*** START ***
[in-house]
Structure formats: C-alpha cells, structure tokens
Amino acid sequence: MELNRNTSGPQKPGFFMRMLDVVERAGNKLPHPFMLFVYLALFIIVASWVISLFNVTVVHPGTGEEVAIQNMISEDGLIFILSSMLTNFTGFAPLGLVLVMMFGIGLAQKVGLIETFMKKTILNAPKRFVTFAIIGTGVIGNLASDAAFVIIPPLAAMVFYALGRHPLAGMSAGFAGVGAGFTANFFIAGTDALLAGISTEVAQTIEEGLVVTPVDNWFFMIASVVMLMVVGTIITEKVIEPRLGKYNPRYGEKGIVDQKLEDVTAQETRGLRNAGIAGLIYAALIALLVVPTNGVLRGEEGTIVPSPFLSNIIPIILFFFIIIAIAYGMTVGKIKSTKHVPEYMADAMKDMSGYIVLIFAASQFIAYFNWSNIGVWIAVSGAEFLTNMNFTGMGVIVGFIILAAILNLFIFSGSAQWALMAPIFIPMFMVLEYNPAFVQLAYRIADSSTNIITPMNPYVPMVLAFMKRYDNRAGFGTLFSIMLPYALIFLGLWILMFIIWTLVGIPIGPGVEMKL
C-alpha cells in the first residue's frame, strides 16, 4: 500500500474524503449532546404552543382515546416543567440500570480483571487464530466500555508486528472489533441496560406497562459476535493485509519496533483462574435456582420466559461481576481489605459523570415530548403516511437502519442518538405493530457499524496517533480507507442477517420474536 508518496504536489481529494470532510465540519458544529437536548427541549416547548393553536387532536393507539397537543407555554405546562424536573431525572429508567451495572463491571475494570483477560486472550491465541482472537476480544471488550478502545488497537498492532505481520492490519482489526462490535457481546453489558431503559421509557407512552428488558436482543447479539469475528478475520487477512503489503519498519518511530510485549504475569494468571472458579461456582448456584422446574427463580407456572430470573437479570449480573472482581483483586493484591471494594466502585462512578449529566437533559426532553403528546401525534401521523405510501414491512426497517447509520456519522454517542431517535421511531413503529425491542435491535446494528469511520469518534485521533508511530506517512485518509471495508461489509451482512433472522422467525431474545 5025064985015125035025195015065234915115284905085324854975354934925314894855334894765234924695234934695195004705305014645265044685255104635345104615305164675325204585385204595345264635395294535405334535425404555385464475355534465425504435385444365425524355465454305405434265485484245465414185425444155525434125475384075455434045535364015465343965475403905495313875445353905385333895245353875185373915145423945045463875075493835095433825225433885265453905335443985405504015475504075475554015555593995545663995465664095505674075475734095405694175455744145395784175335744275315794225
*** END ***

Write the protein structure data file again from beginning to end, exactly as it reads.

[in-house]
Structure formats: C-alpha cells, structure tokens
Amino acid sequence: MELNRNTSGPQKPGFFMRMLDVVERAGNKLPHPFMLFVYLALFIIVASWVISLFNVTVVHPGTGEEVAIQNMISEDGLIFILSSMLTNFTGFAPLGLVLVMMFGIGLAQKVGLIETFMKKTILNAPKRFVTFAIIGTGVIGNLASDAAFVIIPPLAAMVFYALGRHPLAGMSAGFAGVGAGFTANFFIAGTDALLAGISTEVAQTIEEGLVVTPVDNWFFMIASVVMLMVVGTIITEKVIEPRLGKYNPRYGEKGIVDQKLEDVTAQETRGLRNAGIAGLIYAALIALLVVPTNGVLRGEEGTIVPSPFLSNIIPIILFFFIIIAIAYGMTVGKIKSTKHVPEYMADAMKDMSGYIVLIFAASQFIAYFNWSNIGVWIAVSGAEFLTNMNFTGMGVIVGFIILAAILNLFIFSGSAQWALMAPIFIPMFMVLEYNPAFVQLAYRIADSSTNIITPMNPYVPMVLAFMKRYDNRAGFGTLFSIMLPYALIFLGLWILMFIIWTLVGIPIGPGVEMKL
C-alpha cells in the first residue's frame, strides 16, 4: 500500500474524503449532546404552543382515546416543567440500570480483571487464530466500555508486528472489533441496560406497562459476535493485509519496533483462574435456582420466559461481576481489605459523570415530548403516511437502519442518538405493530457499524496517533480507507442477517420474536 508518496504536489481529494470532510465540519458544529437536548427541549416547548393553536387532536393507539397537543407555554405546562424536573431525572429508567451495572463491571475494570483477560486472550491465541482472537476480544471488550478502545488497537498492532505481520492490519482489526462490535457481546453489558431503559421509557407512552428488558436482543447479539469475528478475520487477512503489503519498519518511530510485549504475569494468571472458579461456582448456584422446574427463580407456572430470573437479570449480573472482581483483586493484591471494594466502585462512578449529566437533559426532553403528546401525534401521523405510501414491512426497517447509520456519522454517542431517535421511531413503529425491542435491535446494528469511520469518534485521533508511530506517512485518509471495508461489509451482512433472522422467525431474545 5025064985015125035025195015065234915115284905085324854975354934925314894855334894765234924695234934695195004705305014645265044685255104635345104615305164675325204585385204595345264635395294535405334535425404555385464475355534465425504435385444365425524355465454305405434265485484245465414185425444155525434125475384075455434045535364015465343965475403905495313875445353905385333895245353875185373915145423945045463875075493835095433825225433885265453905335443985405504015475504075475554015555593995545663995465664095505674075475734095405694175455744145395784175335744275315794225